About bugs…

The problem with bugs is that you rarely know that they are there. A couple of days ago we fixed a nasty bug in Kettle that has probably been in the code for more than a year. The problem was only triggered once in a while under special conditions. However, if you were hit by it, our sincere apologies!

The problem with bugs is also that very often they can’t be reproduced. This was certainly the case in our situation. It was thanks to Jens Bleuel (from Pentaho partner Proratio) that we found out about it. He made a very simple transformation that proved something was wrong.

A lot of folks probably must have had a feeling that “something” wasn’t quite going the way they expected it to go. But very often it this feeling is then ignored because the next time they started the transformation, everything is going OK.

So again, here is an invitation to put every small detail that you think is not quite right on the bug list. Indeed, if it’s such a small detail, it’s probably fixed very easily. If it’s something worse, at least then we will know about it.

The conclusion:

bugs = bad

bug reports = good

Here is an overview of the current situation: as you can see, before each release we bring down the number of bugs to close to zero 🙂

Number of trackers : open / closed


Being a “non-American”, Independence Day completely caught me by surprise.
Independence is still something that goes to the core of what many people and companies take at heart.   It’s always good to keep that in mind.  A few days ago I read (and answered) some question on Nick’s blog concerning the level of independence that you would retain when choosing for the Pentaho Open Source BI platform.

Unfortunately, I know all too well where the concerns come from when companies ask these though questions.  Time and time again I have witnessed the failure of commercial companies to respond to critical business needs or problems in the software.  On one occasion I have seen a €50.000 piece of software simply “not work”.   Mmm, you say, didn’t you check with this fine company if the functionality would be in the software?  Yes, but against flat-out lies, there is little defence (besides not paying the invoice that is 🙂 )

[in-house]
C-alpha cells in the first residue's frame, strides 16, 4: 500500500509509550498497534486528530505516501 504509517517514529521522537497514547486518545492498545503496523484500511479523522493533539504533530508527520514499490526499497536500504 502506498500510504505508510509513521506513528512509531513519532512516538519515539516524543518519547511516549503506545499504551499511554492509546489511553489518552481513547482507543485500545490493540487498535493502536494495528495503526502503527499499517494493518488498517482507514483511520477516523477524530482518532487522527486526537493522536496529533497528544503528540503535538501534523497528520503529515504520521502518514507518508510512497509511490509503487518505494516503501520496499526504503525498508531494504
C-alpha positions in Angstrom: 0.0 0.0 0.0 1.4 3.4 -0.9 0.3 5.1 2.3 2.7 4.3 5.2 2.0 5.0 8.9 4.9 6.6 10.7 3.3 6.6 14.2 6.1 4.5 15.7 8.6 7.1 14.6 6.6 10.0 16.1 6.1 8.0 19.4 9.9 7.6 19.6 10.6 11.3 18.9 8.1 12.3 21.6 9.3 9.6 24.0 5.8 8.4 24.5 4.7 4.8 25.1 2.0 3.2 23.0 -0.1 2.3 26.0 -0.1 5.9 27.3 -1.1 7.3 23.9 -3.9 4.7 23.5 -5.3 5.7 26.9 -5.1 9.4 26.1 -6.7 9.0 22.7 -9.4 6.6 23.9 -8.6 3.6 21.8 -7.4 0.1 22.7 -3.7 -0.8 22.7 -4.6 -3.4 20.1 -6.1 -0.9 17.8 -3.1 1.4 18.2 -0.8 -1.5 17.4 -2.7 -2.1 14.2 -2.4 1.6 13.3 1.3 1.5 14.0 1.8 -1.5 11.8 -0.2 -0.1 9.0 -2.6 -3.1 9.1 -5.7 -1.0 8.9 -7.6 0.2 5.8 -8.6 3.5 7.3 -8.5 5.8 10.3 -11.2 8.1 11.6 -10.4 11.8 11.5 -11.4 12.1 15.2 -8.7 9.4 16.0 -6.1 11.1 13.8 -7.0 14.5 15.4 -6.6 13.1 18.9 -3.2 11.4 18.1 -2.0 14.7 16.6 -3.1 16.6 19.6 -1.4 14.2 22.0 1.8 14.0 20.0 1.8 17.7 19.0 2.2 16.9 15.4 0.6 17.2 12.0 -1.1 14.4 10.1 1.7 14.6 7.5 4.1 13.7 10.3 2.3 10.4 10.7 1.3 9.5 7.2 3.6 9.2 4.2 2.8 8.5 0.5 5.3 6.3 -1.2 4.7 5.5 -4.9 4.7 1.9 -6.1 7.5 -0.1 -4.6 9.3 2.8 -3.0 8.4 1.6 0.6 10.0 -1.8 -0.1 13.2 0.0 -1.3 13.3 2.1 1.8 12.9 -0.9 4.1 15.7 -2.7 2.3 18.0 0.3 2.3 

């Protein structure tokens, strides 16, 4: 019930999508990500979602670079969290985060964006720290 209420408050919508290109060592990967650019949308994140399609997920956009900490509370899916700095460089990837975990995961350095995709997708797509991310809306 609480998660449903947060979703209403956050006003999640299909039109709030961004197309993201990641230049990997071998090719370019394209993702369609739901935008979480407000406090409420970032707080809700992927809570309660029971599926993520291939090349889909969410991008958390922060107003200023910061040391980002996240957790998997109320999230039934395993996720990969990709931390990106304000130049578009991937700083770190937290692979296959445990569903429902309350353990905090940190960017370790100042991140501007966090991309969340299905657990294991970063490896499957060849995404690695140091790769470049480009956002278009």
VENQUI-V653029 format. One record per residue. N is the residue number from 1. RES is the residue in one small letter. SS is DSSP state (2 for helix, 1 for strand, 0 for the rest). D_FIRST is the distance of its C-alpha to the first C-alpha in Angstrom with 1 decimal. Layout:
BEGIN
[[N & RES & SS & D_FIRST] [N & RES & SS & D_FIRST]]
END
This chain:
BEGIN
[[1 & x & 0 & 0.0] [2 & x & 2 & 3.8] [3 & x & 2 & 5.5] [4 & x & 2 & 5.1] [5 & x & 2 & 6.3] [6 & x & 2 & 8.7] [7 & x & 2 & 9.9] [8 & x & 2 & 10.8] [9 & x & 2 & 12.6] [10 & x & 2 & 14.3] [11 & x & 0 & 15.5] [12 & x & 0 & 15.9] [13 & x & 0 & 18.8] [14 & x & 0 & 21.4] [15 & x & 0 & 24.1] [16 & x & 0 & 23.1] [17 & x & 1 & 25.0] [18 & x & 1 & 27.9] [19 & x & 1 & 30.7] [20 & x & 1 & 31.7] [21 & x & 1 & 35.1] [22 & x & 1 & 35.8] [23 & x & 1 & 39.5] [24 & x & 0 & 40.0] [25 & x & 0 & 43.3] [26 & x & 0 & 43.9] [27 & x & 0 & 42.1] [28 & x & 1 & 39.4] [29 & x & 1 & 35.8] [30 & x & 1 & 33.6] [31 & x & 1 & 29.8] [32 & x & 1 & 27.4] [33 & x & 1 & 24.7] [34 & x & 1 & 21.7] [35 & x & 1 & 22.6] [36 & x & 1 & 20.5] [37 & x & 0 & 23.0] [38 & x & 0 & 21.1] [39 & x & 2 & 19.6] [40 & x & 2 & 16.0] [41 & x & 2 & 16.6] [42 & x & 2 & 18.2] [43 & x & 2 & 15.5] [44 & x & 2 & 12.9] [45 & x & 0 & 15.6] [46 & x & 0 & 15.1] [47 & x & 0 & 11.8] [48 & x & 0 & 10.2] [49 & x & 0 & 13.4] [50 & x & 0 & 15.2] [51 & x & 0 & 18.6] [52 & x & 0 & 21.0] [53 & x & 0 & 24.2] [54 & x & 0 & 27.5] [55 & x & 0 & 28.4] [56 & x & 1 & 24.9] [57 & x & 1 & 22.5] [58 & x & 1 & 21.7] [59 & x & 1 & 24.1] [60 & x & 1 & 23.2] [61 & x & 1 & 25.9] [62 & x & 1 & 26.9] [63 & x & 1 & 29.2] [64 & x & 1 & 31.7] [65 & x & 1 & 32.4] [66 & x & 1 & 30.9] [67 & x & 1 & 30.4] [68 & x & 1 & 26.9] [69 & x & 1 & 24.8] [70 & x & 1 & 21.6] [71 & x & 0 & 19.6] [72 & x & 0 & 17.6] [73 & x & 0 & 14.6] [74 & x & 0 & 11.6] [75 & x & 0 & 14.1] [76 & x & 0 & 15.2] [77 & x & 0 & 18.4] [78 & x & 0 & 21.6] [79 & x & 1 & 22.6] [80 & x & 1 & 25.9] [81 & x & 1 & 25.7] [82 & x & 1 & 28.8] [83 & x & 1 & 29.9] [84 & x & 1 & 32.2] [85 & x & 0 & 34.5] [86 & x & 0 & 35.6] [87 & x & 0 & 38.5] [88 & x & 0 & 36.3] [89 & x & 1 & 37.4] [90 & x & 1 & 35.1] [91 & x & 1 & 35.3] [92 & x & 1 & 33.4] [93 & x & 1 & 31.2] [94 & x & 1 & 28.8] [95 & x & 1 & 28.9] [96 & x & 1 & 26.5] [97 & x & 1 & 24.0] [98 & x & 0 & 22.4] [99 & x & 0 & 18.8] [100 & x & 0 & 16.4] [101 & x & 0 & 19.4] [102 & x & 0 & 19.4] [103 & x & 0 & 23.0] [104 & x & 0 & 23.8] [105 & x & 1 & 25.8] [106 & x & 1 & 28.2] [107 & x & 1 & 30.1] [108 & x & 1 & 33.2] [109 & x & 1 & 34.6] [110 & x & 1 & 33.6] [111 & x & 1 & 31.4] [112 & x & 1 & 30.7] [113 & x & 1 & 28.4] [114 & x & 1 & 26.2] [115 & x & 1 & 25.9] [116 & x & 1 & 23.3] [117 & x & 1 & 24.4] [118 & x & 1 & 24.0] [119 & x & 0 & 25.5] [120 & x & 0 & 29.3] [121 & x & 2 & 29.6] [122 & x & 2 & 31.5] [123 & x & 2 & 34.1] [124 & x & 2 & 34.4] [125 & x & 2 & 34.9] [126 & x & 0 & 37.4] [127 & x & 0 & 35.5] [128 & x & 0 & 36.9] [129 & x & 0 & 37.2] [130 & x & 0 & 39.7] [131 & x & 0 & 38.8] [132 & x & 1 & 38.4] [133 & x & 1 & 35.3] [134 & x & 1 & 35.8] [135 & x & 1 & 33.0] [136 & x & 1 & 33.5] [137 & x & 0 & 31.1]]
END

Also, if you have been in the BI line of work for a number of years (like I am), surely you must have heard one of the “failed BI projects” stories too.  Projects that drag on for 6-12 months and then have little or nothing to show for but a nice-but-outdated-by-12-months requirements document.

Companies and the people working for these companies remember these disasters quite well.  There is nothing like blowing a milion dolars to make a company concerned that this kind of thing won’t ever happen again.

One way of making sure that it doesn’t is by turning to open source for your BI needs.  A (BI) solution based on open source will give you a better return on your investment in time, servers, software, but also guarantees you that you minimize the risk of never seeing a return on your investment.

It also makes you less dependend.

Happy 4th of July America!